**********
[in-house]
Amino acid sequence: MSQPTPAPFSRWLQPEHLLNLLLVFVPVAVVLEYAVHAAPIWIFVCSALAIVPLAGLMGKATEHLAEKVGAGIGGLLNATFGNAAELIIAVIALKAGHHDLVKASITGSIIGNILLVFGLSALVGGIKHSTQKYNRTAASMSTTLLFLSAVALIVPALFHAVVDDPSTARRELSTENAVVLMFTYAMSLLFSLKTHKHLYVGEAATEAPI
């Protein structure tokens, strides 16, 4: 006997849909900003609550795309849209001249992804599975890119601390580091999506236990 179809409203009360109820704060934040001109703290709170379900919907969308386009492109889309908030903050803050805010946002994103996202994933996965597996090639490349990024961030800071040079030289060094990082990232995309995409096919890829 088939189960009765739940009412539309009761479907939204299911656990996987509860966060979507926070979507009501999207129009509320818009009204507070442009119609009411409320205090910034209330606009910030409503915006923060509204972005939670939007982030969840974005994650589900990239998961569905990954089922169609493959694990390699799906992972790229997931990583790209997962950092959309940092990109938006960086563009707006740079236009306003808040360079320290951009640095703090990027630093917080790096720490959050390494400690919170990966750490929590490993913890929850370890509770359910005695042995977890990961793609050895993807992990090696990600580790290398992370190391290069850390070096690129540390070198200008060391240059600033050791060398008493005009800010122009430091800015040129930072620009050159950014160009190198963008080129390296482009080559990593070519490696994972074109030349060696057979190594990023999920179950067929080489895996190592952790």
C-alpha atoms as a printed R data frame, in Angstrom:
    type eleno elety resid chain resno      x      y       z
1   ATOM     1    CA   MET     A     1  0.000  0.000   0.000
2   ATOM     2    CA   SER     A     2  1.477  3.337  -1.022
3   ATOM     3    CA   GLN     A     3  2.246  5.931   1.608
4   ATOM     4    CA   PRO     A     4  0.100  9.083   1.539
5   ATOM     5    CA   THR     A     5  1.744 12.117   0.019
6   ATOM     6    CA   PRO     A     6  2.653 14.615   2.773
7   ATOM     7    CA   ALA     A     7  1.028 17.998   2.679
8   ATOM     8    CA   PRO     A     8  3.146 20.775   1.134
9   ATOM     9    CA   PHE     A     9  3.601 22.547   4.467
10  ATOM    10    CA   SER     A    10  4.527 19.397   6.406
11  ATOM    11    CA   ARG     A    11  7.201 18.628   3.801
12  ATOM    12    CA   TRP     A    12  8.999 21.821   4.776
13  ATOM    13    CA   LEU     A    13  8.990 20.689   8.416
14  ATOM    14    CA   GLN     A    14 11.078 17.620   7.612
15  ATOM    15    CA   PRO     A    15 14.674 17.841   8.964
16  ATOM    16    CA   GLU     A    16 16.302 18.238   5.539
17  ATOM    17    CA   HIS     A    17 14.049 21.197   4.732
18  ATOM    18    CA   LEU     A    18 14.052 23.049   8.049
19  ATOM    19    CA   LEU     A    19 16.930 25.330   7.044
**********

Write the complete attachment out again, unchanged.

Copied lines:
[in-house]
Amino acid sequence: MSQPTPAPFSRWLQPEHLLNLLLVFVPVAVVLEYAVHAAPIWIFVCSALAIVPLAGLMGKATEHLAEKVGAGIGGLLNATFGNAAELIIAVIALKAGHHDLVKASITGSIIGNILLVFGLSALVGGIKHSTQKYNRTAASMSTTLLFLSAVALIVPALFHAVVDDPSTARRELSTENAVVLMFTYAMSLLFSLKTHKHLYVGEAATEAPI
């Protein structure tokens, strides 16, 4: 006997849909900003609550795309849209001249992804599975890119601390580091999506236990 179809409203009360109820704060934040001109703290709170379900919907969308386009492109889309908030903050803050805010946002994103996202994933996965597996090639490349990024961030800071040079030289060094990082990232995309995409096919890829 088939189960009765739940009412539309009761479907939204299911656990996987509860966060979507926070979507009501999207129009509320818009009204507070442009119609009411409320205090910034209330606009910030409503915006923060509204972005939670939007982030969840974005994650589900990239998961569905990954089922169609493959694990390699799906992972790229997931990583790209997962950092959309940092990109938006960086563009707006740079236009306003808040360079320290951009640095703090990027630093917080790096720490959050390494400690919170990966750490929590490993913890929850370890509770359910005695042995977890990961793609050895993807992990090696990600580790290398992370190391290069850390070096690129540390070198200008060391240059600033050791060398008493005009800010122009430091800015040129930072620009050159950014160009190198963008080129390296482009080559990593070519490696994972074109030349060696057979190594990023999920179950067929080489895996190592952790």
C-alpha atoms as a printed R data frame, in Angstrom:
    type eleno elety resid chain resno      x      y       z
1   ATOM     1    CA   MET     A     1  0.000  0.000   0.000
2   ATOM     2    CA   SER     A     2  1.477  3.337  -1.022
3   ATOM     3    CA   GLN     A     3  2.246  5.931   1.608
4   ATOM     4    CA   PRO     A     4  0.100  9.083   1.539
5   ATOM     5    CA   THR     A     5  1.744 12.117   0.019
6   ATOM     6    CA   PRO     A     6  2.653 14.615   2.773
7   ATOM     7    CA   ALA     A     7  1.028 17.998   2.679
8   ATOM     8    CA   PRO     A     8  3.146 20.775   1.134
9   ATOM     9    CA   PHE     A     9  3.601 22.547   4.467
10  ATOM    10    CA   SER     A    10  4.527 19.397   6.406
11  ATOM    11    CA   ARG     A    11  7.201 18.628   3.801
12  ATOM    12    CA   TRP     A    12  8.999 21.821   4.776
13  ATOM    13    CA   LEU     A    13  8.990 20.689   8.416
14  ATOM    14    CA   GLN     A    14 11.078 17.620   7.612
15  ATOM    15    CA   PRO     A    15 14.674 17.841   8.964
16  ATOM    16    CA   GLU     A    16 16.302 18.238   5.539
17  ATOM    17    CA   HIS     A    17 14.049 21.197   4.732
18  ATOM    18    CA   LEU     A    18 14.052 23.049   8.049
19  ATOM    19    CA   LEU     A    19 16.930 25.330   7.044